Ultimately, Mubarak's failing health may mean that the debate over whether he should be prosecuted for the crimes committed during his regime becomes moot. However, any impression that Britain and the United States are happy to let dictators enjoy an opulent life after office will not be viewed positively in the region, and may encourage those in the military and security services to make their own bid for power.

Matthew Partridge is a freelance journalist and a PhD student at the London School of Economics.

How Jim Murphy's mistake cost Labour - and helped make Ruth Davidson

Scottish Labour's former leader's great mistake was to run away from Labour's Scottish referendum, not on it.

The strange revival of Conservative Scotland? Another poll from north of the border, this time from the Times and YouGov, shows the Tories experiencing a revival in Scotland, up to 28 per cent of the vote, enough to net seven extra seats from the SNP.

Adding to the Nationalists’ misery, according to the same poll, they would lose East Dunbartonshire to the Liberal Democrats, reducing their strength in the Commons to a still-formidable 47 seats.

It could be worse than the polls suggest, however. In the elections to the Scottish Parliament last year, parties which backed a No vote in the referendum did better in the first-past-the-post seats than the polls would have suggested – thanks to tactical voting by No voters, who backed whichever party had the best chance of beating the SNP.

The strategic insight of Ruth Davidson, the Conservative leader in Scotland, was to to recast her party as the loudest defender of the Union between Scotland and the rest of the United Kingdom. She has absorbed large chunks of that vote from the Liberal Democrats and Labour, but, paradoxically, at the Holyrood elections at least, the “Unionist coalition” she assembled helped those parties even though it cost the vote share.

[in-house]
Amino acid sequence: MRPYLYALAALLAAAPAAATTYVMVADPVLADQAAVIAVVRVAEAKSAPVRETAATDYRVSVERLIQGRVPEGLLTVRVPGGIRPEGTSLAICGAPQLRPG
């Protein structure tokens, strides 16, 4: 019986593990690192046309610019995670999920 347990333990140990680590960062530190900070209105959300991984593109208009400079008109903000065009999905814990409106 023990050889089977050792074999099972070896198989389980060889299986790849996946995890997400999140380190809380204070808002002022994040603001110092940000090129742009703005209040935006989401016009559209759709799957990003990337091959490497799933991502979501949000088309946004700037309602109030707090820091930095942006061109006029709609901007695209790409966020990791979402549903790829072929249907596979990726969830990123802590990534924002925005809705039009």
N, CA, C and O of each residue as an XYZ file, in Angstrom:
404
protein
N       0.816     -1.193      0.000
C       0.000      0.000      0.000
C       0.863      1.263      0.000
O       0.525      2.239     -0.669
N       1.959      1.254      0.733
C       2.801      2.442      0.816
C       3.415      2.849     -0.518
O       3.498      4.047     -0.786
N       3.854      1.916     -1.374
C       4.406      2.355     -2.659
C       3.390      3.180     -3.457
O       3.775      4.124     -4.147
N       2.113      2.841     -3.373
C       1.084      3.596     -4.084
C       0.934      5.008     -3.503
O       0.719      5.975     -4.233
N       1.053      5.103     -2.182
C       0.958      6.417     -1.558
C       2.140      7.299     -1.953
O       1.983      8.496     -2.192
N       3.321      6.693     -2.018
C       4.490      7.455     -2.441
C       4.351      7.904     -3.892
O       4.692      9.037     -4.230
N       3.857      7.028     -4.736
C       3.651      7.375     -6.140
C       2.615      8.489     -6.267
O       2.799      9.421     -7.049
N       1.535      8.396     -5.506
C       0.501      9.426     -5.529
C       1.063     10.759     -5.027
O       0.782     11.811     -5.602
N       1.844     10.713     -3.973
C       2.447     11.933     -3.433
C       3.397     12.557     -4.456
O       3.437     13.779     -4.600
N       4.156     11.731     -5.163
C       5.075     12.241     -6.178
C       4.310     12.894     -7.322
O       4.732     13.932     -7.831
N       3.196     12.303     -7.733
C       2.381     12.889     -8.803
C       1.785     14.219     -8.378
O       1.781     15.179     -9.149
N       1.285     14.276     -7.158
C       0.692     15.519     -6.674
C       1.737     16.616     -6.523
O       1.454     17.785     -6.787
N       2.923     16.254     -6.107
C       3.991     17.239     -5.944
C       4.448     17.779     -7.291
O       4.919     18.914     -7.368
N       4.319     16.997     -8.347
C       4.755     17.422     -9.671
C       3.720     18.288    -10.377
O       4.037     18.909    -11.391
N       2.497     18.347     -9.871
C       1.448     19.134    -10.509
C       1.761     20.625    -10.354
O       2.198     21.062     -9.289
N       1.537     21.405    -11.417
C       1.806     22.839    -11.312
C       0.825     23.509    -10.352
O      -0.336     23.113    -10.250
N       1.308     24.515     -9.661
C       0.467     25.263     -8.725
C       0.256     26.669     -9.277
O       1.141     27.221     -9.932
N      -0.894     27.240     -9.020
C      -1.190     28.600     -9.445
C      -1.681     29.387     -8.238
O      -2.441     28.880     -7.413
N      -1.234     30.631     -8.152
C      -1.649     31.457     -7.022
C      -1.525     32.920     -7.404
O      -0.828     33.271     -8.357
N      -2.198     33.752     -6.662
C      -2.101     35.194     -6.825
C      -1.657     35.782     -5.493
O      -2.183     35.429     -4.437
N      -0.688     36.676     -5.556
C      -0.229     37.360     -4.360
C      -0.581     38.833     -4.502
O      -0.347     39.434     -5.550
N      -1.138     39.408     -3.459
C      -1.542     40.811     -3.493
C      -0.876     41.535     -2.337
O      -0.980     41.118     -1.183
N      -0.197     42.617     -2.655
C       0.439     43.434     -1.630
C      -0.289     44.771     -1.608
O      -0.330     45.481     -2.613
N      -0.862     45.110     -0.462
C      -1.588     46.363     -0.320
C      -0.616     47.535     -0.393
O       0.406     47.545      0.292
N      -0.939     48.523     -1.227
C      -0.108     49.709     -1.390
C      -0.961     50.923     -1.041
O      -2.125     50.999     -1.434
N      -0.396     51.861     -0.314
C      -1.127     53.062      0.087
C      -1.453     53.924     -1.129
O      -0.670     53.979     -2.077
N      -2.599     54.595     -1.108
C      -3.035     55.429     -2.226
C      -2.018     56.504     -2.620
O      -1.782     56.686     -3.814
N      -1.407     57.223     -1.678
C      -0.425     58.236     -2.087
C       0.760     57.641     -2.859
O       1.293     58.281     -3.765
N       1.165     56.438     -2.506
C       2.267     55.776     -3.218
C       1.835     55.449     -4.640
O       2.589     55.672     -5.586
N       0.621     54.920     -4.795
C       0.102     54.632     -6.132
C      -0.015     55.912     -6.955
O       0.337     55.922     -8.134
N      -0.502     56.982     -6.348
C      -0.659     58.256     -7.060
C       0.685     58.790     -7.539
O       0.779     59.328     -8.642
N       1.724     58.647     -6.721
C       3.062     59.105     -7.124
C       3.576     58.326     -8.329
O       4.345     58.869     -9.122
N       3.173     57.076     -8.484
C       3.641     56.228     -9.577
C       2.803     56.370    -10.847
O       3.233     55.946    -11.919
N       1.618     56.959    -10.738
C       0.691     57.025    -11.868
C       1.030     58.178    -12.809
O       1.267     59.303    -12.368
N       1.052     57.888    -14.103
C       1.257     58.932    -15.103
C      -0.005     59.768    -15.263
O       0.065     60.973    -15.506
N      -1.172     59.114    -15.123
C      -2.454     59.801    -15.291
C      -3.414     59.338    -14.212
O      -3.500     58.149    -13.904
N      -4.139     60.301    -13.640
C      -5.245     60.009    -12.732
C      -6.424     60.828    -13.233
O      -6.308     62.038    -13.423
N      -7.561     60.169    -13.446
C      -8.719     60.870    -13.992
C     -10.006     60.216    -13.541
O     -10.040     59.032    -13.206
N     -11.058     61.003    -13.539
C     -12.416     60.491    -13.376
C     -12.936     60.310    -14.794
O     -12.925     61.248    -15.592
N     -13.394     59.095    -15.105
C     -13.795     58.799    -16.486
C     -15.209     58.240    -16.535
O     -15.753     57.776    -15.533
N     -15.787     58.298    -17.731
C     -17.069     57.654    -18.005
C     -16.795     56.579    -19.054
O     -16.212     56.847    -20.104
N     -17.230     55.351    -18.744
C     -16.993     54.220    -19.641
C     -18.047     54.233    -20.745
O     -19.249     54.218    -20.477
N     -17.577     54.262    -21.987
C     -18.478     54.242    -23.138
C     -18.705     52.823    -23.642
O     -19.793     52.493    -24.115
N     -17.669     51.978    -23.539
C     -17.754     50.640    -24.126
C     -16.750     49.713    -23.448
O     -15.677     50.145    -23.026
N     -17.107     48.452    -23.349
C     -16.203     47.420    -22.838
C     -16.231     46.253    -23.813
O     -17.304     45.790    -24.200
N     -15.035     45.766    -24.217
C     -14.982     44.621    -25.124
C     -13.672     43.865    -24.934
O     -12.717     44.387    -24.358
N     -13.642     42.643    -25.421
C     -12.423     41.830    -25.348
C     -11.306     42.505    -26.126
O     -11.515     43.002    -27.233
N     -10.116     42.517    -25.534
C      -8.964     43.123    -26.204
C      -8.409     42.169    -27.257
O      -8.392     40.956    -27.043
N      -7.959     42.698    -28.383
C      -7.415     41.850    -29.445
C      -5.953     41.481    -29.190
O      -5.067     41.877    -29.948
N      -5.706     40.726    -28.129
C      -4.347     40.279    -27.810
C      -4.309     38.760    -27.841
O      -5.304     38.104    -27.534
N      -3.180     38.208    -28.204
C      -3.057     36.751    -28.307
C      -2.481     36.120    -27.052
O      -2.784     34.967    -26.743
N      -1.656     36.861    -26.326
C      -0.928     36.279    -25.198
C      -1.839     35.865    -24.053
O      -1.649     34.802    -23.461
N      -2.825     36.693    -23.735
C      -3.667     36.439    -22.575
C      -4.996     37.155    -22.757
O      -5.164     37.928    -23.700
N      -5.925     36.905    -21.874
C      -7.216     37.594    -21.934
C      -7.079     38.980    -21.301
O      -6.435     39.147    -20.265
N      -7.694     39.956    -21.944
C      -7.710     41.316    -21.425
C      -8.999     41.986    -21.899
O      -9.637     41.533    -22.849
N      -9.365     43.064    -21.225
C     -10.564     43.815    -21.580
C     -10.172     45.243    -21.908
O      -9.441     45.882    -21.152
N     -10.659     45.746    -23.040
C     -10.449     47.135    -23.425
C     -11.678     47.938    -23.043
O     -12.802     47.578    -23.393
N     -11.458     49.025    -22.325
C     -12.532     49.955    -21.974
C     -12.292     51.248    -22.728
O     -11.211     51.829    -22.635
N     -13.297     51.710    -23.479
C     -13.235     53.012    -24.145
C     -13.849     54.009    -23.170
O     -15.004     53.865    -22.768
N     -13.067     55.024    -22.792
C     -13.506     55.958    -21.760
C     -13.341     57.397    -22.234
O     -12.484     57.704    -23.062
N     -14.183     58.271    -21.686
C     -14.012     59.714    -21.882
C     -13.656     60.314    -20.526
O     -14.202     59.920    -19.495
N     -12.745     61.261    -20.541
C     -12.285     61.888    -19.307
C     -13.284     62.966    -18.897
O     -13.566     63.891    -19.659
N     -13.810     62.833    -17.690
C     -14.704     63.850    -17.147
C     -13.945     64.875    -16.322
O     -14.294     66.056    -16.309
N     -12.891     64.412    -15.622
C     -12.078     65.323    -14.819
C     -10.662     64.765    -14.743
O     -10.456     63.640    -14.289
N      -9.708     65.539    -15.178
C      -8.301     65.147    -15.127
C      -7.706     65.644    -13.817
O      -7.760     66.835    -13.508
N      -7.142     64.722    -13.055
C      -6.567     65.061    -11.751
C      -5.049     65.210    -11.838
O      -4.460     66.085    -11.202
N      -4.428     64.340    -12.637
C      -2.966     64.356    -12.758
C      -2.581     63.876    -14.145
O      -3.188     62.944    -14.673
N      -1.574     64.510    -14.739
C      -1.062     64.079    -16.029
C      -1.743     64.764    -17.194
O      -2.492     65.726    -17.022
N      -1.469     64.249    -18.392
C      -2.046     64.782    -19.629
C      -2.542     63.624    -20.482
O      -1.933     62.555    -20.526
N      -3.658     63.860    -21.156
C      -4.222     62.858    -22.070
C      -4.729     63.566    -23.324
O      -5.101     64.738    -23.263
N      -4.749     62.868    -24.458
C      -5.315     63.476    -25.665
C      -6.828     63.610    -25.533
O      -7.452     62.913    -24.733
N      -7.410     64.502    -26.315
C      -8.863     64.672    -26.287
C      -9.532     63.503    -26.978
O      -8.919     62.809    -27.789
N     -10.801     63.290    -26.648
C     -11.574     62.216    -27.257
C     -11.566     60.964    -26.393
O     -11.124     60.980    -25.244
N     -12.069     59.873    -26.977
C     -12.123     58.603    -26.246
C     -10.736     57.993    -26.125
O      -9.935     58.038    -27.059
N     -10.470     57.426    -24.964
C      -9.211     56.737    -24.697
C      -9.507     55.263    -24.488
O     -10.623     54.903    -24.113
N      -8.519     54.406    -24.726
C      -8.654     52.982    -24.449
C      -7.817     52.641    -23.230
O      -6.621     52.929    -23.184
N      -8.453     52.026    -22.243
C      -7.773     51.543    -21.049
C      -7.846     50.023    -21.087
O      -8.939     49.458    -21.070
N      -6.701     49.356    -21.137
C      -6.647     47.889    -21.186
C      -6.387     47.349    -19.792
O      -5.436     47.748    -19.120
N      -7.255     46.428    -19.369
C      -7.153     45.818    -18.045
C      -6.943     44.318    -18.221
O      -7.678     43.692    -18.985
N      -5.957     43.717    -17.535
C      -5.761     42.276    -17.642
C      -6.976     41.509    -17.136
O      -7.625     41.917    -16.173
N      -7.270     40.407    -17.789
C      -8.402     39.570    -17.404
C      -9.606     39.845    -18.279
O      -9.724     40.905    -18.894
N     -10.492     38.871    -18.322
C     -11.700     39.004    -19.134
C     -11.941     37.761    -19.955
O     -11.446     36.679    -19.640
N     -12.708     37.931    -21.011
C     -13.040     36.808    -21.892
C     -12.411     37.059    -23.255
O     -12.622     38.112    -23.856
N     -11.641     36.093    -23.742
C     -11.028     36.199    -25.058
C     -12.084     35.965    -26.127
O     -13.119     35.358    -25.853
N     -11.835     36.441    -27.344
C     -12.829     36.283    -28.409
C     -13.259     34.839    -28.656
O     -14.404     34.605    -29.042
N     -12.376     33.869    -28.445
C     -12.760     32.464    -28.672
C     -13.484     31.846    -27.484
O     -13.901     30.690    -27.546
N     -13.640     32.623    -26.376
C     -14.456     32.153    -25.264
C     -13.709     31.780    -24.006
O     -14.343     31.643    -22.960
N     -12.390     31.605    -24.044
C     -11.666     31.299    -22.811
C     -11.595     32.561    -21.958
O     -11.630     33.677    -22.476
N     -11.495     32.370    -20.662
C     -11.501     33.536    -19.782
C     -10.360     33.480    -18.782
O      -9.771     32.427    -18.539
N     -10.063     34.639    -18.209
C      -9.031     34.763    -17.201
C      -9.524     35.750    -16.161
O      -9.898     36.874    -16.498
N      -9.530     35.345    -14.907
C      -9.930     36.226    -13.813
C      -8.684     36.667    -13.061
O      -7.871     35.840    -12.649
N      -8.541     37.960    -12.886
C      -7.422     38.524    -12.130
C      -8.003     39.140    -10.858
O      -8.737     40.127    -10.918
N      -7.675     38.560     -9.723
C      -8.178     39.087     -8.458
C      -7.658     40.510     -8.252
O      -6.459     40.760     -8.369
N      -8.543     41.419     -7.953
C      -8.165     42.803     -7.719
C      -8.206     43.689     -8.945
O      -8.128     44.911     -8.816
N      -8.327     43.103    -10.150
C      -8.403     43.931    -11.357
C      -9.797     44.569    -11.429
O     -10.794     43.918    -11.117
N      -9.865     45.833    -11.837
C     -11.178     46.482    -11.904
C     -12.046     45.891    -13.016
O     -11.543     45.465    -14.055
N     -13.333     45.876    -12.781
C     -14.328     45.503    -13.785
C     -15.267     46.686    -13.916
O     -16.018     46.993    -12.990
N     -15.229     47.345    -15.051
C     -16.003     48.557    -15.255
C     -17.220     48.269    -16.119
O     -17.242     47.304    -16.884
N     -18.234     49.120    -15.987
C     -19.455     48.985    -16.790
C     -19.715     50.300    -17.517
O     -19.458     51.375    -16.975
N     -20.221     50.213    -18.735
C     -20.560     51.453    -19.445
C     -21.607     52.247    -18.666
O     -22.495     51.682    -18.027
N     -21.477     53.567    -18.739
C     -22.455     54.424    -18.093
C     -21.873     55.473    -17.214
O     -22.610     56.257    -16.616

The big thing to watch is not just where the parties of the Union make gains, but where they successfully form strong second-places against whoever the strongest pro-Union party is.

Davidson’s popularity and eye for a good photo opportunity – which came first is an interesting question – mean that the natural benefactor in most places will likely be the Tories.

But it could have been very different. The first politician to hit successfully upon the “last defender of the Union” routine was Ian Murray, the last Labour MP in Scotland, who squeezed both the  Liberal Democrat and Conservative vote in his seat of Edinburgh South.

His then-leader in Scotland, Jim Murphy, had a different idea. He fought the election in 2015 to the SNP’s left, with the slogan of “Whether you’re Yes, or No, the Tories have got to go”.  There were a couple of problems with that approach, as one  former staffer put it: “Firstly, the SNP weren’t going to put the Tories in, and everyone knew it. Secondly, no-one but us wanted to move on [from the referendum]”.

Then again under different leadership, this time under Kezia Dugdale, Scottish Labour once again fought a campaign explicitly to the left of the SNP, promising to increase taxation to blunt cuts devolved from Westminster, and an agnostic position on the referendum. Dugdale said she’d be open to voting to leave the United Kingdom if Britain left the European Union. Senior Scottish Labour figures flirted with the idea that the party might be neutral in a forthcoming election. Once again, the party tried to move on – but no-one else wanted to move on.

How different things might be if instead of running away from their referendum campaign, Jim Murphy had run towards it in 2015. 

Stephen Bush is special correspondent at the New Statesman. His daily briefing, Morning Call, provides a quick and essential guide to British politics.

0800 7318496